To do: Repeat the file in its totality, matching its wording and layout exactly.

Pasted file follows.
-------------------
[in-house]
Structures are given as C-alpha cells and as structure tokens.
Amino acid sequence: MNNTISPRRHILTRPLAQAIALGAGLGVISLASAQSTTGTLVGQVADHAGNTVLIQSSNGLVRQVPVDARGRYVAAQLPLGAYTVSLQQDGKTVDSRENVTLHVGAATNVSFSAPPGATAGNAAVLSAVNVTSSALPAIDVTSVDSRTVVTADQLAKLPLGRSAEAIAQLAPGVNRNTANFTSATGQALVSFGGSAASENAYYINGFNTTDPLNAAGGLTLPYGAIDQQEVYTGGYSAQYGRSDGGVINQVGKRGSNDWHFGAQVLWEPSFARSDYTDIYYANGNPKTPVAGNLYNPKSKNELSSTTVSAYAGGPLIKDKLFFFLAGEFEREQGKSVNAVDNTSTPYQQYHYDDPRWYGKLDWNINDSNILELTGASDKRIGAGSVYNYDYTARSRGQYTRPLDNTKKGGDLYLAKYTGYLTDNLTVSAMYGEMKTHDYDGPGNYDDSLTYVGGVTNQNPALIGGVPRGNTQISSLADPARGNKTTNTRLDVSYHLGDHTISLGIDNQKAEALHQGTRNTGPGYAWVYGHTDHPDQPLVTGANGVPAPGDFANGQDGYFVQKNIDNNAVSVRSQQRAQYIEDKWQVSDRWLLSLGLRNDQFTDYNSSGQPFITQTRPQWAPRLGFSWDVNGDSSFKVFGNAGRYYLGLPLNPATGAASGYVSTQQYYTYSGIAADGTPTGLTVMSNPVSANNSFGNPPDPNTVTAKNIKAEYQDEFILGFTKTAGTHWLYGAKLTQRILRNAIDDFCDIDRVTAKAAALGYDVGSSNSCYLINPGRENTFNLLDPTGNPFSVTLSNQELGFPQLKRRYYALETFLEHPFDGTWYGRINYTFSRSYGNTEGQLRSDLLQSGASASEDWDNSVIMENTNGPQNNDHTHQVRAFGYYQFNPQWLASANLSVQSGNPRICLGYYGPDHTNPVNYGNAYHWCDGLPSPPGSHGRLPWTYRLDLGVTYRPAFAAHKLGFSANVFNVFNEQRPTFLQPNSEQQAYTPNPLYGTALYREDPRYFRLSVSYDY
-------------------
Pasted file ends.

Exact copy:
[in-house]
Structures are given as C-alpha cells and as structure tokens.
Amino acid sequence: MNNTISPRRHILTRPLAQAIALGAGLGVISLASAQSTTGTLVGQVADHAGNTVLIQSSNGLVRQVPVDARGRYVAAQLPLGAYTVSLQQDGKTVDSRENVTLHVGAATNVSFSAPPGATAGNAAVLSAVNVTSSALPAIDVTSVDSRTVVTADQLAKLPLGRSAEAIAQLAPGVNRNTANFTSATGQALVSFGGSAASENAYYINGFNTTDPLNAAGGLTLPYGAIDQQEVYTGGYSAQYGRSDGGVINQVGKRGSNDWHFGAQVLWEPSFARSDYTDIYYANGNPKTPVAGNLYNPKSKNELSSTTVSAYAGGPLIKDKLFFFLAGEFEREQGKSVNAVDNTSTPYQQYHYDDPRWYGKLDWNINDSNILELTGASDKRIGAGSVYNYDYTARSRGQYTRPLDNTKKGGDLYLAKYTGYLTDNLTVSAMYGEMKTHDYDGPGNYDDSLTYVGGVTNQNPALIGGVPRGNTQISSLADPARGNKTTNTRLDVSYHLGDHTISLGIDNQKAEALHQGTRNTGPGYAWVYGHTDHPDQPLVTGANGVPAPGDFANGQDGYFVQKNIDNNAVSVRSQQRAQYIEDKWQVSDRWLLSLGLRNDQFTDYNSSGQPFITQTRPQWAPRLGFSWDVNGDSSFKVFGNAGRYYLGLPLNPATGAASGYVSTQQYYTYSGIAADGTPTGLTVMSNPVSANNSFGNPPDPNTVTAKNIKAEYQDEFILGFTKTAGTHWLYGAKLTQRILRNAIDDFCDIDRVTAKAAALGYDVGSSNSCYLINPGRENTFNLLDPTGNPFSVTLSNQELGFPQLKRRYYALETFLEHPFDGTWYGRINYTFSRSYGNTEGQLRSDLLQSGASASEDWDNSVIMENTNGPQNNDHTHQVRAFGYYQFNPQWLASANLSVQSGNPRICLGYYGPDHTNPVNYGNAYHWCDGLPSPPGSHGRLPWTYRLDLGVTYRPAFAAHKLGFSANVFNVFNEQRPTFLQPNSEQQAYTPNPLYGTALYREDPRYFRLSVSYDY